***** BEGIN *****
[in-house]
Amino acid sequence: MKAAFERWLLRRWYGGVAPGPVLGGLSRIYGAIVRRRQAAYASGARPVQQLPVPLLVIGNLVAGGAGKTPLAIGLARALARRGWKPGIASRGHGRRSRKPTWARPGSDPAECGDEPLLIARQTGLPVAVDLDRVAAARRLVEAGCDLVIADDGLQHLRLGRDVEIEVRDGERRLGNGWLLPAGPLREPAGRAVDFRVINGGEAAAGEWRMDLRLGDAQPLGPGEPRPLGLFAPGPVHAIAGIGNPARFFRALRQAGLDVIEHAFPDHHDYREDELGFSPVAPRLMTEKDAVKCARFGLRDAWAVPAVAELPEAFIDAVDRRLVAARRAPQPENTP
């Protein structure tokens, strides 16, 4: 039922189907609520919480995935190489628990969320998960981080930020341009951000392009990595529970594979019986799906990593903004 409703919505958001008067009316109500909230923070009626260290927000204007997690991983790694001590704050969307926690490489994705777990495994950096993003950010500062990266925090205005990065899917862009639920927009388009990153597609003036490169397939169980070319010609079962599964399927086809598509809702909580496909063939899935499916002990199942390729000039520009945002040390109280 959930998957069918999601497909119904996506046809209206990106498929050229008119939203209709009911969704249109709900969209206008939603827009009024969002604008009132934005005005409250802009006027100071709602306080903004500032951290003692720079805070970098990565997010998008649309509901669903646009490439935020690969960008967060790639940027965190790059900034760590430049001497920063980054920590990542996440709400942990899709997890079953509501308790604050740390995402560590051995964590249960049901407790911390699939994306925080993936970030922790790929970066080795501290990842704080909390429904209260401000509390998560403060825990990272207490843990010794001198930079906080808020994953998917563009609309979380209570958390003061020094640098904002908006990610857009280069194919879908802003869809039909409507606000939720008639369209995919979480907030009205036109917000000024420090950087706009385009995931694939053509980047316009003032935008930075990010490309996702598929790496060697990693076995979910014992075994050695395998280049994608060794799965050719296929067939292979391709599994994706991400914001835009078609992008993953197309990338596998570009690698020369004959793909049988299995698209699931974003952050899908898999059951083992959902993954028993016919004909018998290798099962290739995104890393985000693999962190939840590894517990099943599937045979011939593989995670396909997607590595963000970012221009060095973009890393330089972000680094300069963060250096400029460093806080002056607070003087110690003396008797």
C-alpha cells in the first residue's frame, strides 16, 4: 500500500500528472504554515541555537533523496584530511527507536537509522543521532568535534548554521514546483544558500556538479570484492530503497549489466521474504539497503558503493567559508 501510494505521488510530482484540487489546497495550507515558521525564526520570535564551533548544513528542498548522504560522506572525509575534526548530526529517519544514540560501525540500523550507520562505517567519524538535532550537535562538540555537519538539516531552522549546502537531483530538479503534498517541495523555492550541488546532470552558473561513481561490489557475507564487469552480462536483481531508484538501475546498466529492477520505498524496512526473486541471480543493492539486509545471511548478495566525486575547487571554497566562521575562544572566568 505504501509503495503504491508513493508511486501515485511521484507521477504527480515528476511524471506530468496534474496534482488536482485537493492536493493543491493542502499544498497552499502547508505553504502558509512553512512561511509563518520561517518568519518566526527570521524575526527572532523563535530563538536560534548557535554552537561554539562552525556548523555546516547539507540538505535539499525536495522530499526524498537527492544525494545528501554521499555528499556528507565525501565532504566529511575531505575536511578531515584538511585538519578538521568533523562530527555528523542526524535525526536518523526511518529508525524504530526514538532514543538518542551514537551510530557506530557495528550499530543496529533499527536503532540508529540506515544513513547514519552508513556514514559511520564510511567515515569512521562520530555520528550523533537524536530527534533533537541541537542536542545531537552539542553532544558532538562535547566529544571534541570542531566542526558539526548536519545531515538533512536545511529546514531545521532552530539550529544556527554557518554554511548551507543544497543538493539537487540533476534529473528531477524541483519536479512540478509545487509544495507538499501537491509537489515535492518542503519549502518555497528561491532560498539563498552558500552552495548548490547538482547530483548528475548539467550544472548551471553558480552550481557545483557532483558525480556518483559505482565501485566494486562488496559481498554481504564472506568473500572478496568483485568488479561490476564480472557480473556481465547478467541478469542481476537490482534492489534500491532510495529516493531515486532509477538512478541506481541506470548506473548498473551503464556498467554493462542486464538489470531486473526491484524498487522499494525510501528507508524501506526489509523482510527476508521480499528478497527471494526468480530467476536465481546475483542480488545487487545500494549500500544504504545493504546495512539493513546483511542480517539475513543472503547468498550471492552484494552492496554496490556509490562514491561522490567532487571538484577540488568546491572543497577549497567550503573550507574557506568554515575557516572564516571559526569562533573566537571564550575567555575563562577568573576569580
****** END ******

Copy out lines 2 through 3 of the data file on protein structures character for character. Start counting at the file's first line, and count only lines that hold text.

Amino acid sequence: MKAAFERWLLRRWYGGVAPGPVLGGLSRIYGAIVRRRQAAYASGARPVQQLPVPLLVIGNLVAGGAGKTPLAIGLARALARRGWKPGIASRGHGRRSRKPTWARPGSDPAECGDEPLLIARQTGLPVAVDLDRVAAARRLVEAGCDLVIADDGLQHLRLGRDVEIEVRDGERRLGNGWLLPAGPLREPAGRAVDFRVINGGEAAAGEWRMDLRLGDAQPLGPGEPRPLGLFAPGPVHAIAGIGNPARFFRALRQAGLDVIEHAFPDHHDYREDELGFSPVAPRLMTEKDAVKCARFGLRDAWAVPAVAELPEAFIDAVDRRLVAARRAPQPENTP
């Protein structure tokens, strides 16, 4: 039922189907609520919480995935190489628990969320998960981080930020341009951000392009990595529970594979019986799906990593903004 409703919505958001008067009316109500909230923070009626260290927000204007997690991983790694001590704050969307926690490489994705777990495994950096993003950010500062990266925090205005990065899917862009639920927009388009990153597609003036490169397939169980070319010609079962599964399927086809598509809702909580496909063939899935499916002990199942390729000039520009945002040390109280 959930998957069918999601497909119904996506046809209206990106498929050229008119939203209709009911969704249109709900969209206008939603827009009024969002604008009132934005005005409250802009006027100071709602306080903004500032951290003692720079805070970098990565997010998008649309509901669903646009490439935020690969960008967060790639940027965190790059900034760590430049001497920063980054920590990542996440709400942990899709997890079953509501308790604050740390995402560590051995964590249960049901407790911390699939994306925080993936970030922790790929970066080795501290990842704080909390429904209260401000509390998560403060825990990272207490843990010794001198930079906080808020994953998917563009609309979380209570958390003061020094640098904002908006990610857009280069194919879908802003869809039909409507606000939720008639369209995919979480907030009205036109917000000024420090950087706009385009995931694939053509980047316009003032935008930075990010490309996702598929790496060697990693076995979910014992075994050695395998280049994608060794799965050719296929067939292979391709599994994706991400914001835009078609992008993953197309990338596998570009690698020369004959793909049988299995698209699931974003952050899908898999059951083992959902993954028993016919004909018998290798099962290739995104890393985000693999962190939840590894517990099943599937045979011939593989995670396909997607590595963000970012221009060095973009890393330089972000680094300069963060250096400029460093806080002056607070003087110690003396008797």